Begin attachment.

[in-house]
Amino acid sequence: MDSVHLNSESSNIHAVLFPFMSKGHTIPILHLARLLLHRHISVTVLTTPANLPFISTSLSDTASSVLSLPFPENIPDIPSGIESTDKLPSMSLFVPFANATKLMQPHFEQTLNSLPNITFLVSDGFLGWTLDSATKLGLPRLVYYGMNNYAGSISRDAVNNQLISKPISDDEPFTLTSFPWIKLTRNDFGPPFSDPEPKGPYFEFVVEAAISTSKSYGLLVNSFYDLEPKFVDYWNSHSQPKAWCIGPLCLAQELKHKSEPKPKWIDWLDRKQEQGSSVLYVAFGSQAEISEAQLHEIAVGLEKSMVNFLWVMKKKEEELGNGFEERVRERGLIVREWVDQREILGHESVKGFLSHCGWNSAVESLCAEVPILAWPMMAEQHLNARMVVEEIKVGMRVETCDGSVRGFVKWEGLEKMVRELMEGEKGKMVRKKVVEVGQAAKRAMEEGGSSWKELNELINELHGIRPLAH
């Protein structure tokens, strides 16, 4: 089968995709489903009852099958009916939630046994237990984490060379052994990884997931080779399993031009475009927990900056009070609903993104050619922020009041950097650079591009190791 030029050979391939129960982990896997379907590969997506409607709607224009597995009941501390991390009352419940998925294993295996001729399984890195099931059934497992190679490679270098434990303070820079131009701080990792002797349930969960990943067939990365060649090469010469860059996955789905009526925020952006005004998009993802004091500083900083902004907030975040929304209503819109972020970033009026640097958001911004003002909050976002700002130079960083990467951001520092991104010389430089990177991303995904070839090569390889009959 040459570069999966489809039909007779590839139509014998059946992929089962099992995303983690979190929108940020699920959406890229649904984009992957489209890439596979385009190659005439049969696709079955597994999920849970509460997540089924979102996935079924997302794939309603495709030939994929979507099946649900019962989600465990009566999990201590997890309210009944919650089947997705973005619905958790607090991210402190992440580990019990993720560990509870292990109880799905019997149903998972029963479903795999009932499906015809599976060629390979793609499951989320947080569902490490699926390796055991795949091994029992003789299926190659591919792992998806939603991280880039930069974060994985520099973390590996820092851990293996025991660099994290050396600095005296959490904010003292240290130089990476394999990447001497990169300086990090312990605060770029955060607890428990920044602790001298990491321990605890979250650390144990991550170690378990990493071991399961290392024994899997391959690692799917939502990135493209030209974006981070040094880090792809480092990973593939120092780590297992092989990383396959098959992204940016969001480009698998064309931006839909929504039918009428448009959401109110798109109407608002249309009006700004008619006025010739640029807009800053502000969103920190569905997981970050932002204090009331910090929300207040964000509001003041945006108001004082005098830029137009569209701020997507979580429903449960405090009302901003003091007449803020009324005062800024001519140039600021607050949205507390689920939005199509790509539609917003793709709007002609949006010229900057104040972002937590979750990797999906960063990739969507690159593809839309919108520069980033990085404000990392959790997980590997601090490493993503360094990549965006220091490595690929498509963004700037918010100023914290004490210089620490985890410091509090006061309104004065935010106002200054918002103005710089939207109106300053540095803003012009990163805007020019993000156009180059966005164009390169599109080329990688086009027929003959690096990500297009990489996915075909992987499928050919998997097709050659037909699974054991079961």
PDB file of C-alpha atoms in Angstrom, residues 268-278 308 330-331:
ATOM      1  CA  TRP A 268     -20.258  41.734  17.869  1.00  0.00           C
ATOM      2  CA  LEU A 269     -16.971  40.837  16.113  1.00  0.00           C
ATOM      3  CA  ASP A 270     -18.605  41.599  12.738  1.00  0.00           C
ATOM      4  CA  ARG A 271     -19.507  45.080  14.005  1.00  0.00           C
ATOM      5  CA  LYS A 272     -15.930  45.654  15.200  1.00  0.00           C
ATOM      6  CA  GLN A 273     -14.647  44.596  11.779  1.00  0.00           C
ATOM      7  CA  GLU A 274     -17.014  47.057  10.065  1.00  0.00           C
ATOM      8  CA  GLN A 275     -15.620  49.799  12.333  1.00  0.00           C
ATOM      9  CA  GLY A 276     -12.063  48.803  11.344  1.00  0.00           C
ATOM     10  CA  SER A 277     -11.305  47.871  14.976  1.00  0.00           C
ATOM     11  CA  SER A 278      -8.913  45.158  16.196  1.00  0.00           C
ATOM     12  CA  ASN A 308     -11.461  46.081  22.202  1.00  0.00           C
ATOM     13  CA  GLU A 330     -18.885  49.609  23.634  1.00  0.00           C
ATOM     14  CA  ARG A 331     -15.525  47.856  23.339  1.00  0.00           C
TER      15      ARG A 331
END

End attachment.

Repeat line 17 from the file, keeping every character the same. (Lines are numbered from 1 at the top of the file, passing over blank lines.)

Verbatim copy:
ATOM     13  CA  GLU A 330     -18.885  49.609  23.634  1.00  0.00           C